Papa a la Huancaína
Today is a double post!
So, I am an opposite eater. I like ceviche in the winter and lamb stew in the summer. I think it’s because, after a while of eating with the seasons, I start to crave flavours I haven’t visited in ages.
This post pays homage to my love of opposite eating, and to one of my all-time favourite (maybe my most favourite) Peruvian dish: Papa a la Huancaína, served with a chilled glass of chicha morada (recipe here).
Never heard of it? You are not alone. Unless you are Peruvian or know someone who has cooked you Peruvian food, you have probably never experienced the satisfying joy of this simple chilled dish.
Essentially it is a cold, spicy cheese sauce, typically served over cold sliced potatoes, as an appetizer or light lunch. When I am in Peru it is the only thing I want to eat (much to the chagrin of my family). But it is something that can easily be made at home with a quick trip to your local Latin market.
The mandatory component of this sauce is the aji Amarillo pepper. A bright yellow-orange medium to large sized pepper, whose heat it hotter than a jalapeno, but sunny, citrusy and bright. Imagine an orange and a habanero had a delicious pepper baby. Aji Amarillo is an absolute staple in Peruvian cuisine, finding its way into sauces, marinades, soups and stews.
Here my recipe differs a bit from tradition. Any Peruvian reading this will probably think I’ve done a hack-job with this beloved dish, but bear with me, I live in the frozen north!
Huancaína sauce is to be made with queso fresco and fresh aji Amarillo peppers. Well, up here in Canada I find it impossible to source a fresh aji Amarillo, but frozen whole peppers or a paste made out of the peppers can be found at any quality Latin market. Queso fresco is a bit easier to find, but as many Peruvian expats will tell you, feta cheese is a suitable (if not arguably better) alternative, it adds a tang and saltiness that makes this northern version highly addictive. Here I have taken it one step further. Instead of plain old feta, I’ve substituted Macedonian feta, much more creamy and smooth than its Greek counterpart.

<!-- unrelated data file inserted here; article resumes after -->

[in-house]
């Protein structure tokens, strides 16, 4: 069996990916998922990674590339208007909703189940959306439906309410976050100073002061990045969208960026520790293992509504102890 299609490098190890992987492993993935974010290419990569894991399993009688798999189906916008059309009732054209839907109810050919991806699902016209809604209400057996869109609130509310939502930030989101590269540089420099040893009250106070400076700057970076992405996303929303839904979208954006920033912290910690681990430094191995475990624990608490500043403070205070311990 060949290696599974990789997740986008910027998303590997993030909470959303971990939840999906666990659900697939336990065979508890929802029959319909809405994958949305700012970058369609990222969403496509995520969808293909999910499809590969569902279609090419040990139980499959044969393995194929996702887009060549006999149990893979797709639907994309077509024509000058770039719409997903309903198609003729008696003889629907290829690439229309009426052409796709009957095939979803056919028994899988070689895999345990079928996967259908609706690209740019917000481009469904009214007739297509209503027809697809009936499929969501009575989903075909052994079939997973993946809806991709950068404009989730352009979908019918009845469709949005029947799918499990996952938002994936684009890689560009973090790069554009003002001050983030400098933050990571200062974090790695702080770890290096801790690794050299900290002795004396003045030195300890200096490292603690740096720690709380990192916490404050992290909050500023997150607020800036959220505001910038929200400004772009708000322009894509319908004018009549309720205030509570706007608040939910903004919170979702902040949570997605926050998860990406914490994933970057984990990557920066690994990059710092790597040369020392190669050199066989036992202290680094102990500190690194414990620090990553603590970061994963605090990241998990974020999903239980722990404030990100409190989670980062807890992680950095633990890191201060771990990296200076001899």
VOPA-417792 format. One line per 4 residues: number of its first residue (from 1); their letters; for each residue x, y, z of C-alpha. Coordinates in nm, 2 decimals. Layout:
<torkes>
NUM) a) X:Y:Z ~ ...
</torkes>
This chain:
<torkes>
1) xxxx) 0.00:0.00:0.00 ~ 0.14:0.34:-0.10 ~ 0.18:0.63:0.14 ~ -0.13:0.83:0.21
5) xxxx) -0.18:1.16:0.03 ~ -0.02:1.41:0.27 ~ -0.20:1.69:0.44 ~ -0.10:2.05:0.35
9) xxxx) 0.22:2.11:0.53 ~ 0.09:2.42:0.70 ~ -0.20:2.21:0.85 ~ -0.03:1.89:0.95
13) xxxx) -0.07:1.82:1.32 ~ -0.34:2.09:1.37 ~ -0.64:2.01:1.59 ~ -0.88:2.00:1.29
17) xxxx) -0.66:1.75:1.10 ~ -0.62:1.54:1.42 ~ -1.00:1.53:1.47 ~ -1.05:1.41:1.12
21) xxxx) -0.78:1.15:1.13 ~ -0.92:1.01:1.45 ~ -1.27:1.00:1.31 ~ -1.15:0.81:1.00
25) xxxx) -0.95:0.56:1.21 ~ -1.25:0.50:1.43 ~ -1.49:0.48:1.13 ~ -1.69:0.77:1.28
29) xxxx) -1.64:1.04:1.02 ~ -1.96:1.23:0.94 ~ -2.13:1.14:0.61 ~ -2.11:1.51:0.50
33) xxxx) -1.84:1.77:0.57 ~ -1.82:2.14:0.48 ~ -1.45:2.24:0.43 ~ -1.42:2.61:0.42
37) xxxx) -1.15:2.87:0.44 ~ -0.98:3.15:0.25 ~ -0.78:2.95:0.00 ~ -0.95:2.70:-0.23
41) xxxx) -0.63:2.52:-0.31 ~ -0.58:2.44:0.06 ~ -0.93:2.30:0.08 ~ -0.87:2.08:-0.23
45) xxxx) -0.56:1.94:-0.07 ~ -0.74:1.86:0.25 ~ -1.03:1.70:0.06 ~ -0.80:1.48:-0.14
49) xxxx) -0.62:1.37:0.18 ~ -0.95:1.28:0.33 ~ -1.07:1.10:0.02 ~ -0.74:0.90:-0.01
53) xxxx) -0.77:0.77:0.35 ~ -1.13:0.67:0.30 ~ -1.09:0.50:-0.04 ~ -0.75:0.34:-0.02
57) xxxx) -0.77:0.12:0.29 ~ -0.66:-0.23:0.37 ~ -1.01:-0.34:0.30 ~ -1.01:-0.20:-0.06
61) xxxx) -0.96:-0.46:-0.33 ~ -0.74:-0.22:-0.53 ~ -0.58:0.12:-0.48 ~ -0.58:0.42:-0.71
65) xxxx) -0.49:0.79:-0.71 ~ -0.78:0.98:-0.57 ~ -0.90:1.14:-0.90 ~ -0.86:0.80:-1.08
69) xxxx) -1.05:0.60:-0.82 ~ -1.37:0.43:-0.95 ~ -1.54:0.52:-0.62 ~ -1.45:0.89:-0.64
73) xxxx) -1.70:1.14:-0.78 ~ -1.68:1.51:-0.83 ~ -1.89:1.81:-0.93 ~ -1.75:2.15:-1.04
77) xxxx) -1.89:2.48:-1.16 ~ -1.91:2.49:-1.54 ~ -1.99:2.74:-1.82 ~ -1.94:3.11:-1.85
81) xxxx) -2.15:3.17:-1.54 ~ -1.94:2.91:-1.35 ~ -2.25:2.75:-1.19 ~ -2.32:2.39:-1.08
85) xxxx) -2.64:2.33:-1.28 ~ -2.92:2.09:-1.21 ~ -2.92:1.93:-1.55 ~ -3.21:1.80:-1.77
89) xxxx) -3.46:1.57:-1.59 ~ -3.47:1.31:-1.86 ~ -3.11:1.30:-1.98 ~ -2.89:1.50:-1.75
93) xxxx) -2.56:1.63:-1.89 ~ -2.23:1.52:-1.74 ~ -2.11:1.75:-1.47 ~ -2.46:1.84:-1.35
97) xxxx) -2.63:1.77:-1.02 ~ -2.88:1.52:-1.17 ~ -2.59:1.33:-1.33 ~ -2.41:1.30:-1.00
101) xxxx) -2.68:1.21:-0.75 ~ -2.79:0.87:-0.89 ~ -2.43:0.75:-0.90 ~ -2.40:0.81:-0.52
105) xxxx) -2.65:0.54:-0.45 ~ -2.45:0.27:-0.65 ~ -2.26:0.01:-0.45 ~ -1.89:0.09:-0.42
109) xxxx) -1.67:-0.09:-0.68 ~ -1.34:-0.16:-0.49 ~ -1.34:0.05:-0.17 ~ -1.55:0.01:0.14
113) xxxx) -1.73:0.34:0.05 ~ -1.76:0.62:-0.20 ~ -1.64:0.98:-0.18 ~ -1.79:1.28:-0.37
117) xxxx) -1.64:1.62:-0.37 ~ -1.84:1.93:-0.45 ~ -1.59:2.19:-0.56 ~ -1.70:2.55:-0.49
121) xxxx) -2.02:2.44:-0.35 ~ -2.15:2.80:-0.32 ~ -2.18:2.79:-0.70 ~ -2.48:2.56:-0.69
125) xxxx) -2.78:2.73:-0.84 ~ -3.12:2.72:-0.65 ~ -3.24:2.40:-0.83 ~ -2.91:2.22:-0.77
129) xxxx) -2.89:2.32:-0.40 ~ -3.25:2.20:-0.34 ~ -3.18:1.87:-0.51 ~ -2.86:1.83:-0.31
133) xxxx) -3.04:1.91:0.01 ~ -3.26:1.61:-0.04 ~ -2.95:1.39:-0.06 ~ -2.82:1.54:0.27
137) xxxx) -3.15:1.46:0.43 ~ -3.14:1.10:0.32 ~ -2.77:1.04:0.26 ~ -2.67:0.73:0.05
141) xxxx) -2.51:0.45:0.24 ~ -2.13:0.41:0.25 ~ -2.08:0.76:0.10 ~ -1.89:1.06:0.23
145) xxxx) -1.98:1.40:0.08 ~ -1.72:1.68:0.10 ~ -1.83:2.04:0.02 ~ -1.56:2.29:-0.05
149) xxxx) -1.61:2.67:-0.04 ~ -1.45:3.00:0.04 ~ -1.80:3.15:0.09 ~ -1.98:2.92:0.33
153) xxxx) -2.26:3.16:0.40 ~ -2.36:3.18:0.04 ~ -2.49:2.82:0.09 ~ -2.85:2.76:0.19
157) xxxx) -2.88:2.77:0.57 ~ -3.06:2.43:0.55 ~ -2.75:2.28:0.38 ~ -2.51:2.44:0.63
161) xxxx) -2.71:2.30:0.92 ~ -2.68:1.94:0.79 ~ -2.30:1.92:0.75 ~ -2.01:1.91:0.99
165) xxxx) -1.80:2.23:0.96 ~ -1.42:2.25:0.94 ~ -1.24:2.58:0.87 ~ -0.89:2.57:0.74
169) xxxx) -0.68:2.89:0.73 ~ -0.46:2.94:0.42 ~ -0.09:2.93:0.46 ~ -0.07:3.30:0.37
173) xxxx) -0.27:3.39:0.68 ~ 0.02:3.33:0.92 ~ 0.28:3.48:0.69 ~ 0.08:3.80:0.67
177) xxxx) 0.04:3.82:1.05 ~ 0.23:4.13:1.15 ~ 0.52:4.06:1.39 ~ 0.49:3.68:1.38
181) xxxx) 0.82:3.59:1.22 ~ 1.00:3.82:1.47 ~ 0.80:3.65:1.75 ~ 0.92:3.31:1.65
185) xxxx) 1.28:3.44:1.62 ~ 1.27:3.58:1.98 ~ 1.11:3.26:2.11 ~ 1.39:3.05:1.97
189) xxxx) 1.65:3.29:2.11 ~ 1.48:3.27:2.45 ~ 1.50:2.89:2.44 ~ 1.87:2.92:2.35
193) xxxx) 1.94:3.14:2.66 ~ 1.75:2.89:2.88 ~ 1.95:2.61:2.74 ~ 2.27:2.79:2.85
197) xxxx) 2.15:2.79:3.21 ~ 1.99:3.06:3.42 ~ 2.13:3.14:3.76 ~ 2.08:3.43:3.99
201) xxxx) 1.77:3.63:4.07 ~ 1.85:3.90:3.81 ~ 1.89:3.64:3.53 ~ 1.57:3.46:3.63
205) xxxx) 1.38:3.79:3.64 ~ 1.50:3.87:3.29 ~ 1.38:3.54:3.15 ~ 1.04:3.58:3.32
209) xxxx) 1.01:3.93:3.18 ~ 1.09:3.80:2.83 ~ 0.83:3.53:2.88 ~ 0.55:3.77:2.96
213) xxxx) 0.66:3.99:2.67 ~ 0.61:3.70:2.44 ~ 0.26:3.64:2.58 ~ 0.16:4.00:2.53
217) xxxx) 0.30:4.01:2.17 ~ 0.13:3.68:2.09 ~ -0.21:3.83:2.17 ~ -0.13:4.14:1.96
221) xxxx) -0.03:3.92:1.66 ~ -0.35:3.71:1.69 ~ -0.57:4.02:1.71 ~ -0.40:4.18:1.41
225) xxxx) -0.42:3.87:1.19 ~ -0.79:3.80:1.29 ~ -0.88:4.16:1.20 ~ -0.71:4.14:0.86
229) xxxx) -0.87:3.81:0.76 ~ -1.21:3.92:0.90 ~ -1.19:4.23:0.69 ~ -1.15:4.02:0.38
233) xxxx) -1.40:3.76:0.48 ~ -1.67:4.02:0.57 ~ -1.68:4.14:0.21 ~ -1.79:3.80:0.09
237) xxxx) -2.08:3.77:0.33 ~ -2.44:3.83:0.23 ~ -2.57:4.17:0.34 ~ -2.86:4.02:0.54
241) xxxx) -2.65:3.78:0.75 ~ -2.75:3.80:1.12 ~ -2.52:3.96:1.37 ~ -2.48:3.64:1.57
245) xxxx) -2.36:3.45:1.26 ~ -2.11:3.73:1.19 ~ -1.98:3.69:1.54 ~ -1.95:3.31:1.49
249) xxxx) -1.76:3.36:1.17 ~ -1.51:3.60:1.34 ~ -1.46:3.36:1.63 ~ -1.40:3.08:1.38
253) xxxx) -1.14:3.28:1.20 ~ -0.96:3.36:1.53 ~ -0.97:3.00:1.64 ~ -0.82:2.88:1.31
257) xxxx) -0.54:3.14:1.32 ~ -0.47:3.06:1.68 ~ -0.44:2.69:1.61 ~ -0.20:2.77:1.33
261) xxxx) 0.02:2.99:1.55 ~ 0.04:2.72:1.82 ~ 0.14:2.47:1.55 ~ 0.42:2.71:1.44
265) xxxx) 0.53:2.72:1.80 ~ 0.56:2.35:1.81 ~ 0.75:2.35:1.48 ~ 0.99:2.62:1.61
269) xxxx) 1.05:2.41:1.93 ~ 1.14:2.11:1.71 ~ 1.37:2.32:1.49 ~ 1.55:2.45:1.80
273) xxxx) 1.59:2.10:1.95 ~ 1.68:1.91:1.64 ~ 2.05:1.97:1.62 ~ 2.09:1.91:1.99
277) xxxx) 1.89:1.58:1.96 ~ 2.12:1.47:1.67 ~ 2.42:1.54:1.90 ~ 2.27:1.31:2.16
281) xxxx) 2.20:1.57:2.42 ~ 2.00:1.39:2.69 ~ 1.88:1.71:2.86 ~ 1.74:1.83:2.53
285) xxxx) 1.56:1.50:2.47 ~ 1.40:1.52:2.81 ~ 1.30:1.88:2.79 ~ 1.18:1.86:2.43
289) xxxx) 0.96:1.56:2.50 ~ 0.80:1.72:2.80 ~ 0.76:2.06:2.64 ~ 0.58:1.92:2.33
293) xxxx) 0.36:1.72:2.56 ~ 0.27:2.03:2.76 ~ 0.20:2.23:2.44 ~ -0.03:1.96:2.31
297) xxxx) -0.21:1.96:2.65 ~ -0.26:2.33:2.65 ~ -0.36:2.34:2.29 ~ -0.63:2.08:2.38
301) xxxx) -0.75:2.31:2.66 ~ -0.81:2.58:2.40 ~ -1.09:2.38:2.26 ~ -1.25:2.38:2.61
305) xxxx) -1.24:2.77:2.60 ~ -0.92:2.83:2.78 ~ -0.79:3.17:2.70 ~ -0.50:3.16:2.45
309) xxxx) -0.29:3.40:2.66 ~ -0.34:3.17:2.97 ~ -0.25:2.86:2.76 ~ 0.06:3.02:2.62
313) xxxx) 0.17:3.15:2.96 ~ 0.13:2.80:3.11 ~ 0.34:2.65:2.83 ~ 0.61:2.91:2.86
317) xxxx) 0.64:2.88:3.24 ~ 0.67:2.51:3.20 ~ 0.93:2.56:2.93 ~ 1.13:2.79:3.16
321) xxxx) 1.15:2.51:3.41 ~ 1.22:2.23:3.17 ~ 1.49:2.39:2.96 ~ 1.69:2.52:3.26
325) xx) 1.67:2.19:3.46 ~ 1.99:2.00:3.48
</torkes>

Huancaína sauce is typically served over cold sliced potatoes, garnished with sliced black olives and hard-boiled egg pieces. Again this is my go-to comfort (and, err, hangover) food. The spice and saltiness hit the spot every time. But the wonders of Huancaína sauce do not end there! It’s great as a dip for crudité, slathered in a baked potato, as a spread for sandwiches, topping for nachos, or dipping your fries in – basically any way you would use a cheese sauce.
This is a great recipe to whip out at a party as it differs from your traditional dips, is an cinch to make and is sure to satisfy, if not impress.
½ cup of chopped white onion
2-3 cloves of garlic
2-3 aji Amarillo peppers, seeded and chopped or 250 ml jar of aji Amarillo paste
2 tablespoons of vegetable oil
2/3 cup of condensed milk
250 g of Macedonian feta cheese
2-3 saltine crackers, crushed
Pinch of salt
Sliced boiled potatoes (here I used both purple and Yukon gold)
Set a medium sauté pan over medium heat
Add the oil, onion, garlic and sauté until translucent
Add in the aji Amarillo pepper (if not using the paste) and sauté for 5-10 minutes, until everything is softened
If using the paste, only sauté for 3-5 minutes
Remove from heat and let cool
In a blender, combine the pepper and onion mixture, cheese, condensed milk, crackers and salt and blend until a smooth sauce forms, it should be about the consistency of yogurt
If it is too thick, add more condensed milk, if it is too thin add more saltine crackers
To serve traditionally, pour over chilled, sliced boiled potatoes, garnished with black olives and hard-boiled eggs